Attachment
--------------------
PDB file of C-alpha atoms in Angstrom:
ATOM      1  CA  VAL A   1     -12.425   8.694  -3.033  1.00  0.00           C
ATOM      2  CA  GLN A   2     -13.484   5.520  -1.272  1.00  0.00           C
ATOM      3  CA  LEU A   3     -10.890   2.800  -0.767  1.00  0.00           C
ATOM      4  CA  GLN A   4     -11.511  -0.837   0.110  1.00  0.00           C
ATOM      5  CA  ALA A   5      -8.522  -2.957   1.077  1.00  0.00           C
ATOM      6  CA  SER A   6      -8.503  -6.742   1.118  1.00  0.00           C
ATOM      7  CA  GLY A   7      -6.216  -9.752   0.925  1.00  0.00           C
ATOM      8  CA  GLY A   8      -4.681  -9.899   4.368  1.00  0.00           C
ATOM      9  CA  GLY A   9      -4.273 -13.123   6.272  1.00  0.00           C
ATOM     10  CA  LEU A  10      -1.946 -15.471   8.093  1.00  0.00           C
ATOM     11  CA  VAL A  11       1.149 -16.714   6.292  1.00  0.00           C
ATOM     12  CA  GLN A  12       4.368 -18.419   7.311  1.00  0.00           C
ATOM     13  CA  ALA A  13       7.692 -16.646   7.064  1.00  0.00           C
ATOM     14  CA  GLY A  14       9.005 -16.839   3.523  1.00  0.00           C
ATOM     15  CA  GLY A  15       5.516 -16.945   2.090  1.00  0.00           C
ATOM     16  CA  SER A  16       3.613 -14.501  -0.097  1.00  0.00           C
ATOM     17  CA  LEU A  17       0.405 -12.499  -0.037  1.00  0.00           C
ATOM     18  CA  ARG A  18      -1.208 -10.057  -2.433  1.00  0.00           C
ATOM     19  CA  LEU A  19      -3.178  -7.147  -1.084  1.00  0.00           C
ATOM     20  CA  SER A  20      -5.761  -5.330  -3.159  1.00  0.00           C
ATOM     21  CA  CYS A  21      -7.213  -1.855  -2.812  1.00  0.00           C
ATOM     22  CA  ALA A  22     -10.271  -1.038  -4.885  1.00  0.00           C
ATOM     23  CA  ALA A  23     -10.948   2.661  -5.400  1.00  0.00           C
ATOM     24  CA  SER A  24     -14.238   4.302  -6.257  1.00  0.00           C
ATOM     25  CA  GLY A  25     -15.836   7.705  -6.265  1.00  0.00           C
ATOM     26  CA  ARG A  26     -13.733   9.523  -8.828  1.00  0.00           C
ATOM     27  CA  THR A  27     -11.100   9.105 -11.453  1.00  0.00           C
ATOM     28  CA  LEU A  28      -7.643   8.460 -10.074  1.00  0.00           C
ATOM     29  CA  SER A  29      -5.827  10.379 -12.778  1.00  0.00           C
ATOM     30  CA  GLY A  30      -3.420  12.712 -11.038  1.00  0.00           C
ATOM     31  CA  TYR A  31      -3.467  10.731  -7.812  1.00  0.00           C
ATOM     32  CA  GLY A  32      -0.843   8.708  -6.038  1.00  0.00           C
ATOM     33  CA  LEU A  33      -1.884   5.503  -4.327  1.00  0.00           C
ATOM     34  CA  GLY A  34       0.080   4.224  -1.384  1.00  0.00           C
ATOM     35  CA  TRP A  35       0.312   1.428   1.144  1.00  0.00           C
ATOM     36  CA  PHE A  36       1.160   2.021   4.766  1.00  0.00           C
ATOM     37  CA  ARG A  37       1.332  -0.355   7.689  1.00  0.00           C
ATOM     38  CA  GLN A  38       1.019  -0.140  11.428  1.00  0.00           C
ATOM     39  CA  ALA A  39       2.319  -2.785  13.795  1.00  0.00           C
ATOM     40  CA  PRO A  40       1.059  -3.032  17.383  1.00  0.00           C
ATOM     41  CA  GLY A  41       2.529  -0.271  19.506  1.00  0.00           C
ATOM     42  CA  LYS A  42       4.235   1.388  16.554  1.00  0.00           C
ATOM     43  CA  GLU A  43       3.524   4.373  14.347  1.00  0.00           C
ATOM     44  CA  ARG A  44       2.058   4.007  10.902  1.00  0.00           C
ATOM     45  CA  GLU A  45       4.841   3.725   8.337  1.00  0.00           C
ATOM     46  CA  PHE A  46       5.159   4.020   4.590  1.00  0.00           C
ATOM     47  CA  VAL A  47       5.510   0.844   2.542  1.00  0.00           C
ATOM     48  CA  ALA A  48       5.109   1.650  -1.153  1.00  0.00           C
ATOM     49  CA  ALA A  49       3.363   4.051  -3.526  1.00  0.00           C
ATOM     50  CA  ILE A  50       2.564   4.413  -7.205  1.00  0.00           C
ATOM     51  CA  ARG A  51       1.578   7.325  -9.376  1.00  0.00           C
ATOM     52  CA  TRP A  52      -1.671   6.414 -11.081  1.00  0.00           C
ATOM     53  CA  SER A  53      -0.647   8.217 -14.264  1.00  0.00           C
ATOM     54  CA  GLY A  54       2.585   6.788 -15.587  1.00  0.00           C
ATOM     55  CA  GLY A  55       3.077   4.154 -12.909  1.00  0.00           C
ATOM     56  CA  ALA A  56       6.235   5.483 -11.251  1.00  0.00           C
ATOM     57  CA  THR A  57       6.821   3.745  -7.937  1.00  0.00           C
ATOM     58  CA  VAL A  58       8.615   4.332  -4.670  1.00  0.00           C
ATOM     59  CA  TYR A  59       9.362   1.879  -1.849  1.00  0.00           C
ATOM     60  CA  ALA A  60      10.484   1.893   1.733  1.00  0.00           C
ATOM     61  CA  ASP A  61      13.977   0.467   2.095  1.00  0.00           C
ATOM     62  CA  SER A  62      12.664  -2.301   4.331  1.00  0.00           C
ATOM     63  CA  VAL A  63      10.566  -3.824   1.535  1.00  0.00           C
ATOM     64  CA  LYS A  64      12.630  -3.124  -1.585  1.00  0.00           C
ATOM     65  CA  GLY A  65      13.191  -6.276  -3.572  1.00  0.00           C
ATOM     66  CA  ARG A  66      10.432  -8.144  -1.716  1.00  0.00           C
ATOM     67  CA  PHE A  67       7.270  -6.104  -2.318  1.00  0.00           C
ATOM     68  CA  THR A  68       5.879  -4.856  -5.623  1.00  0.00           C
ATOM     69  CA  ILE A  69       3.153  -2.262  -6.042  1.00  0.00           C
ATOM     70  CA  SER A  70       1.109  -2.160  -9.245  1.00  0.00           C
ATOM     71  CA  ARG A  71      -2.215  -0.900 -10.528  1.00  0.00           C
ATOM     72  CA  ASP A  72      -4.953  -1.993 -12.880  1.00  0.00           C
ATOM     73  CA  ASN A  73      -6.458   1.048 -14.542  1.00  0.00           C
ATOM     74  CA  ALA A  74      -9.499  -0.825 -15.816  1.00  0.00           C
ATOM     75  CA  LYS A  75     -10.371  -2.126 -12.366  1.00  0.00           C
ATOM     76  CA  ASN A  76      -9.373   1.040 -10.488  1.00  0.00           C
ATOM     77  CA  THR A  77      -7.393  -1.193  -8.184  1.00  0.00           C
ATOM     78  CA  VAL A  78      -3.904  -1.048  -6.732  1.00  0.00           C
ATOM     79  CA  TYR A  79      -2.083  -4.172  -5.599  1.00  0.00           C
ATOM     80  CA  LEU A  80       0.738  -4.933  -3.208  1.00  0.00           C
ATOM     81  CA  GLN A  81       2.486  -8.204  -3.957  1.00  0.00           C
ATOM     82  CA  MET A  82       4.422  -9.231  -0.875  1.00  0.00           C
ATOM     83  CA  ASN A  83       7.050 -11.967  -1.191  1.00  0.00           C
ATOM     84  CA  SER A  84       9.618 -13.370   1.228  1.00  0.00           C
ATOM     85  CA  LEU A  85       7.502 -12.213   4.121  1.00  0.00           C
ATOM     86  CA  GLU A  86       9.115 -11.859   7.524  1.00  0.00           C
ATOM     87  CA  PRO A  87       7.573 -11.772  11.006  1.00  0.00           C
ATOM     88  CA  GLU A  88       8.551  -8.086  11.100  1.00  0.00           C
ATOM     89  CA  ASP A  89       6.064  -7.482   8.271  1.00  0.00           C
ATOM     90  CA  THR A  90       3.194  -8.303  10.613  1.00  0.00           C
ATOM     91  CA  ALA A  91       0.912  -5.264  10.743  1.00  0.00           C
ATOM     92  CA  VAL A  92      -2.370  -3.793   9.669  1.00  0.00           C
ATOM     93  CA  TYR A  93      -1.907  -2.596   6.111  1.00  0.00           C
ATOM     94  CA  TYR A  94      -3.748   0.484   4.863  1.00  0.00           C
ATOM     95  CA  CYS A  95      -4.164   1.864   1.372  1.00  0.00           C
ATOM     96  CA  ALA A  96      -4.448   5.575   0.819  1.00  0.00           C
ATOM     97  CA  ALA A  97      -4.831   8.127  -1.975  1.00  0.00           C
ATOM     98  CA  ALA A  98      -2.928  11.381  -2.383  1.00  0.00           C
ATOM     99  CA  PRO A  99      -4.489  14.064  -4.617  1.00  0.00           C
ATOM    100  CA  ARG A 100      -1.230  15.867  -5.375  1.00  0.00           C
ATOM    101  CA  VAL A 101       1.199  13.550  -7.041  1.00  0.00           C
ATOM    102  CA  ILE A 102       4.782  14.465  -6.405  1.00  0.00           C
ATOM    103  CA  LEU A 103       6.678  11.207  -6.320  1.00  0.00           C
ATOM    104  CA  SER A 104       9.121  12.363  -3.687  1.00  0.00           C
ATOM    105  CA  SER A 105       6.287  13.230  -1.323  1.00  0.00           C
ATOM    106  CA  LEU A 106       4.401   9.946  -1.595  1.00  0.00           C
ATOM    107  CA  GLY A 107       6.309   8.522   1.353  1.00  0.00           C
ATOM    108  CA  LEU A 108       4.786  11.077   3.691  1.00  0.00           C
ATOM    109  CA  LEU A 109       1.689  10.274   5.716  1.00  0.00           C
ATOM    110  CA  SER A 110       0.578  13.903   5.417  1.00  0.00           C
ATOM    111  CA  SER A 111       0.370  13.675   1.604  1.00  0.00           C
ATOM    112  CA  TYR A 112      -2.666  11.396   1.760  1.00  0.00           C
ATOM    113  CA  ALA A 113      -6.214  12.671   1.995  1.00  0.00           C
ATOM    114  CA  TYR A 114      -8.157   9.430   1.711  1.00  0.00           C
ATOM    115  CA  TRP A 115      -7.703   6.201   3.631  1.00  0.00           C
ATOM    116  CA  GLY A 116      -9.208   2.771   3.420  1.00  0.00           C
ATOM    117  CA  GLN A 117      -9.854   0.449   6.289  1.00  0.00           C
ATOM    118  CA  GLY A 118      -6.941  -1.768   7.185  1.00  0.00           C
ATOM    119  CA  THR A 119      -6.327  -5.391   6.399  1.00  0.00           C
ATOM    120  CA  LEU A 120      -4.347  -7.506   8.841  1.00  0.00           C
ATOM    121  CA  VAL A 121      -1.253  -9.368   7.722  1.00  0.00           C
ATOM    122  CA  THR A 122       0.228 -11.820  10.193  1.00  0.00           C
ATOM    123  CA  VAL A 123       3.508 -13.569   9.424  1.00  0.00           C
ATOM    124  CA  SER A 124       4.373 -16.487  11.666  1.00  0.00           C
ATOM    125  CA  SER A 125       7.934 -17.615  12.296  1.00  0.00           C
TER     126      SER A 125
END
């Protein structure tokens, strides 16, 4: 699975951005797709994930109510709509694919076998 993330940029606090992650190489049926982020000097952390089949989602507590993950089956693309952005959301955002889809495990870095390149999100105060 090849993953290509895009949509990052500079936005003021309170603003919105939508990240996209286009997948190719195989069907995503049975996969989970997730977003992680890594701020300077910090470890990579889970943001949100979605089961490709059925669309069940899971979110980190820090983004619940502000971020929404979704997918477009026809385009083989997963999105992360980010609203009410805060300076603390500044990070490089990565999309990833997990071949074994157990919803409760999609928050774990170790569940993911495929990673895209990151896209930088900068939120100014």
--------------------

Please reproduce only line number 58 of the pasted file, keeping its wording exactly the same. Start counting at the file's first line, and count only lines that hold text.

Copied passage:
ATOM     57  CA  THR A  57       6.821   3.745  -7.937  1.00  0.00           C